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In order to reduce the risk of firearm-related accidents and enhance the safety of Canadian homes and communities, it is important that all applicants for a Possession and Acquisition Licence (PAL) or a Minor's Licence have an adequate knowledge of firearm laws and safe-handling practices.
To be eligible to apply for a PAL, applicants must have passed the written and practical tests for the Canadian Firearms Safety Course (CFSC). The content of this course is controlled by the Royal Canadian Mounted Police Canadian Firearms Program (CFP), and is delivered in many locations across Canada. The appropriate provincial or territorial Chief Firearms Officer (CFO) can provide information on courses.
In addition to meeting the requirement set out above, applicants for a PAL to acquire restricted firearms must also have met one of the following requirements:
Individuals who passed the CFSC prior to February 1999 are deemed to have passed the CRFSC as well.
Individuals aged 18 and older may attempt the written and practical tests for the CFSC and CRFSC without taking the courses. Individuals generally need to meet the safety training/knowledge requirements only once.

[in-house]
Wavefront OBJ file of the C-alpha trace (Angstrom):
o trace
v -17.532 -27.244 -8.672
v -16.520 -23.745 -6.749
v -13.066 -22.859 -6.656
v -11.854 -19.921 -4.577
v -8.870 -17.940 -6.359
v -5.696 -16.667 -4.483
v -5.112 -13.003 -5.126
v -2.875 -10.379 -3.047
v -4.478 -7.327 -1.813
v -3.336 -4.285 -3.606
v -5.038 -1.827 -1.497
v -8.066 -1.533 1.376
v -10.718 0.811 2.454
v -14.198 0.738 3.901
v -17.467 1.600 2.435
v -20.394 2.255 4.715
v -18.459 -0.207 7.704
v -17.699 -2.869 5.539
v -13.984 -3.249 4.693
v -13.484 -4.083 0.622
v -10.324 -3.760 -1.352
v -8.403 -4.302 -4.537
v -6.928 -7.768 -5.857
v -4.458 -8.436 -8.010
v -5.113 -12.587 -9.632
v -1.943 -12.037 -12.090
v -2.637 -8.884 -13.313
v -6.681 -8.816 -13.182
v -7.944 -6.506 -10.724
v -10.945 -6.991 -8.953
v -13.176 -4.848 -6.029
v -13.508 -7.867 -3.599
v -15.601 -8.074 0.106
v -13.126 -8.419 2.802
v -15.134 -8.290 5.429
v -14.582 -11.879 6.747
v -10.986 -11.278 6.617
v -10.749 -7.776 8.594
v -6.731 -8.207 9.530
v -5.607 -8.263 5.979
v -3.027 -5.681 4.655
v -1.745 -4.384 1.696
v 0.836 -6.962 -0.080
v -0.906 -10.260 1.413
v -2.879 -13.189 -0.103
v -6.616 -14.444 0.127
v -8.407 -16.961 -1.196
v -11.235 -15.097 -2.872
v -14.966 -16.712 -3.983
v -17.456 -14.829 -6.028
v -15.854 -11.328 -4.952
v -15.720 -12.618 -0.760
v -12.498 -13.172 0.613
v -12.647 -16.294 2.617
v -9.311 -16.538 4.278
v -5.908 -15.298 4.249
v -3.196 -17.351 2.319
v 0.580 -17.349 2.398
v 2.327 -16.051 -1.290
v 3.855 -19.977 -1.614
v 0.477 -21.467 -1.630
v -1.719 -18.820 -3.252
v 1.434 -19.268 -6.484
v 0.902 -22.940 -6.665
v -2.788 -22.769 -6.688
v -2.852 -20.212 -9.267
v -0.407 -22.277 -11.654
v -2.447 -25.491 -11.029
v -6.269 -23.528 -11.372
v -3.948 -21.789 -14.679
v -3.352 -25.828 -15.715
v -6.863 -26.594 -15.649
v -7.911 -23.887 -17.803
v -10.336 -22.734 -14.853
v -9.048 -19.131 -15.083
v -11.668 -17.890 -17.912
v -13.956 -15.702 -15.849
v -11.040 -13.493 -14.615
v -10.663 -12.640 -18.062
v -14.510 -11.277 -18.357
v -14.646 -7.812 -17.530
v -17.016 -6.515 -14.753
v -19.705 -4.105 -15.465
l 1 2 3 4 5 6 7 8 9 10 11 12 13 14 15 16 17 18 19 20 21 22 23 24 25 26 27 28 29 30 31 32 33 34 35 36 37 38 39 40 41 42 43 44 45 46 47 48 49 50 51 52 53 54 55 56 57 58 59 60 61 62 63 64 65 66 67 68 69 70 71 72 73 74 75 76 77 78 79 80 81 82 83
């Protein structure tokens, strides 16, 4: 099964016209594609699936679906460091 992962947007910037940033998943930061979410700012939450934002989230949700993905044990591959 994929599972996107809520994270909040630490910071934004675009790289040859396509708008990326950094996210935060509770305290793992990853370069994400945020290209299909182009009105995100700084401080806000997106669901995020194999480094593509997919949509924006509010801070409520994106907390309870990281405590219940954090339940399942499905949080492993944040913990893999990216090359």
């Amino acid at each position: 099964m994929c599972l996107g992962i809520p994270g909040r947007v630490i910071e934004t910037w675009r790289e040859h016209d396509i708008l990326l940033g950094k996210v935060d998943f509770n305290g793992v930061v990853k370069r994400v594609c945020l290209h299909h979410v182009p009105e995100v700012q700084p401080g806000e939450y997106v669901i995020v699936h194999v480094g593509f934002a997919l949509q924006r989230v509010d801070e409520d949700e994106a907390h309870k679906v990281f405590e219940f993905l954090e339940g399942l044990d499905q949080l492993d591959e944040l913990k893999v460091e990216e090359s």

If a court has prohibited an individual from possessing firearms, the individual must wait until the prohibition order has expired, then take the course and pass the written and practical tests before applying for a PAL, even if the individual had met the safety-training requirements prior to being prohibited.
Generally, minors seeking a licence to possess non-restricted firearms must take the CFSC and pass the tests.
Given that the Supreme Court of Canada has granted Quebec's leave to appeal and motion for a stay, the Registrar of Firearms will continue to register non-restricted firearms for residents of Quebec, and the Commissioner of Firearms will continue to maintain Quebec residents' non-restricted firearms registration records, pending a final decision by the Supreme Court.
For more information, contact the CFP.
This fact sheet is intended to provide general information only. For legal references, please refer to the Criminal Code and the Firearms Act and their corresponding regulations. Provincial, territorial and municipal laws, regulations and policies may also apply.